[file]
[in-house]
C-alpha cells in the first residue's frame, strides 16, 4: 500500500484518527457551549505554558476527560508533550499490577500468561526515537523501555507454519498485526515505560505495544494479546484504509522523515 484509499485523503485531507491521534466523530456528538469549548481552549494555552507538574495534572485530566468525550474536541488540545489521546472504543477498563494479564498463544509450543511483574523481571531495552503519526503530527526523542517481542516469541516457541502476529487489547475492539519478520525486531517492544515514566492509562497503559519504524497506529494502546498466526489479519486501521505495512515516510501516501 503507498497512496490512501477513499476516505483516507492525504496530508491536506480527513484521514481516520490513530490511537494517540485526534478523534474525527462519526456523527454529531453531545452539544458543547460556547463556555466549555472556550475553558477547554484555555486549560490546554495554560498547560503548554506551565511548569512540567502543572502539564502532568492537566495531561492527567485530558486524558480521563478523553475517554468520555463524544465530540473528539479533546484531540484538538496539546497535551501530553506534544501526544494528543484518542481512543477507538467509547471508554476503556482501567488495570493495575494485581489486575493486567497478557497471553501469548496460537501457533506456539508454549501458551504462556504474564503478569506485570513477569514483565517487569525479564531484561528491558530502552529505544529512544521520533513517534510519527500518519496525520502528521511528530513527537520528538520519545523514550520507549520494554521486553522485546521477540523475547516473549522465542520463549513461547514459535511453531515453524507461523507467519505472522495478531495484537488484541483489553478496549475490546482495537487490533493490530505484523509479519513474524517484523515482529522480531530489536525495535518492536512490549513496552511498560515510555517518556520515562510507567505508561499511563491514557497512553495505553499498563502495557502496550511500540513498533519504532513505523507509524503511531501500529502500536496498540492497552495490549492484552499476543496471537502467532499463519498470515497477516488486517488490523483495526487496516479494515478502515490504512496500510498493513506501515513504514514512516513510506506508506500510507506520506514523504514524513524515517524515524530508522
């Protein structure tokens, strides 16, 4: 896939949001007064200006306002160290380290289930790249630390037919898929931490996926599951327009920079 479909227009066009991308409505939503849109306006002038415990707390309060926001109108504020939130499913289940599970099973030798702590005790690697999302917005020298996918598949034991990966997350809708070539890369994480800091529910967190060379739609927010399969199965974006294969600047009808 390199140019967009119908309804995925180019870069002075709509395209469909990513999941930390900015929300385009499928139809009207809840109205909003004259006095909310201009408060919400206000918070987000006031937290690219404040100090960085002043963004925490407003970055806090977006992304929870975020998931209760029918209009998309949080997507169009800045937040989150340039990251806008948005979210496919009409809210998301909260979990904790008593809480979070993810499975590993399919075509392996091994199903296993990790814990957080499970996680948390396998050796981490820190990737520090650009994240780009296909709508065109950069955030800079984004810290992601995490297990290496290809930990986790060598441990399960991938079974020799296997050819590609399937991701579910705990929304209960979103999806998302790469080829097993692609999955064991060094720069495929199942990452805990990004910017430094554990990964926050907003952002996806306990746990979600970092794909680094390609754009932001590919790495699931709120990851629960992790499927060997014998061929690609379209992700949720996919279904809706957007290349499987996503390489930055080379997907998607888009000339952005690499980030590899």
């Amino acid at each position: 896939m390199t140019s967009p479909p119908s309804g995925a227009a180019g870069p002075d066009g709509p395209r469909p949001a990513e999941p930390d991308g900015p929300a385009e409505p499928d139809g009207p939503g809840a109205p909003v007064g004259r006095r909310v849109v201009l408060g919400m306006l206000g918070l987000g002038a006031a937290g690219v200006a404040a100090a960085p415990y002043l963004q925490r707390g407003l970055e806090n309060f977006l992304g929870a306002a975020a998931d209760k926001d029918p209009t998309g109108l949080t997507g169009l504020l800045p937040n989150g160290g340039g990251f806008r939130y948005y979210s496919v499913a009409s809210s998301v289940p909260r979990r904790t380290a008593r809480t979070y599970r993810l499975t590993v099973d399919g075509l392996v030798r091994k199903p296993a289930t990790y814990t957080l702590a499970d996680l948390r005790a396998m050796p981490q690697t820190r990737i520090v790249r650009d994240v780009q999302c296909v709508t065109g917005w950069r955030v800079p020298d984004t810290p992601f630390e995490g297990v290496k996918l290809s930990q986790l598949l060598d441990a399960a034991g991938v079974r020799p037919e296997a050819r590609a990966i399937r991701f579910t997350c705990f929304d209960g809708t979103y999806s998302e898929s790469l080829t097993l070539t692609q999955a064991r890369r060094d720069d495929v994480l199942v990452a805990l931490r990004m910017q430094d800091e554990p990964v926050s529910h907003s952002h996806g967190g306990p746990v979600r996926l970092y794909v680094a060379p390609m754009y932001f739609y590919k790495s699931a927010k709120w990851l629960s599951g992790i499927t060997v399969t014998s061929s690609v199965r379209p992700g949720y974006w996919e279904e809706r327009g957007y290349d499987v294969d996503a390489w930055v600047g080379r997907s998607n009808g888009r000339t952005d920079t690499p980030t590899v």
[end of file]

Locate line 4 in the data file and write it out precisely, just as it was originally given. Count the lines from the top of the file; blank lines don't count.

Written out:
């Amino acid at each position: 896939m390199t140019s967009p479909p119908s309804g995925a227009a180019g870069p002075d066009g709509p395209r469909p949001a990513e999941p930390d991308g900015p929300a385009e409505p499928d139809g009207p939503g809840a109205p909003v007064g004259r006095r909310v849109v201009l408060g919400m306006l206000g918070l987000g002038a006031a937290g690219v200006a404040a100090a960085p415990y002043l963004q925490r707390g407003l970055e806090n309060f977006l992304g929870a306002a975020a998931d209760k926001d029918p209009t998309g109108l949080t997507g169009l504020l800045p937040n989150g160290g340039g990251f806008r939130y948005y979210s496919v499913a009409s809210s998301v289940p909260r979990r904790t380290a008593r809480t979070y599970r993810l499975t590993v099973d399919g075509l392996v030798r091994k199903p296993a289930t990790y814990t957080l702590a499970d996680l948390r005790a396998m050796p981490q690697t820190r990737i520090v790249r650009d994240v780009q999302c296909v709508t065109g917005w950069r955030v800079p020298d984004t810290p992601f630390e995490g297990v290496k996918l290809s930990q986790l598949l060598d441990a399960a034991g991938v079974r020799p037919e296997a050819r590609a990966i399937r991701f579910t997350c705990f929304d209960g809708t979103y999806s998302e898929s790469l080829t097993l070539t692609q999955a064991r890369r060094d720069d495929v994480l199942v990452a805990l931490r990004m910017q430094d800091e554990p990964v926050s529910h907003s952002h996806g967190g306990p746990v979600r996926l970092y794909v680094a060379p390609m754009y932001f739609y590919k790495s699931a927010k709120w990851l629960s599951g992790i499927t060997v399969t014998s061929s690609v199965r379209p992700g949720y974006w996919e279904e809706r327009g957007y290349d499987v294969d996503a390489w930055v600047g080379r997907s998607n009808g888009r000339t952005d920079t690499p980030t590899v």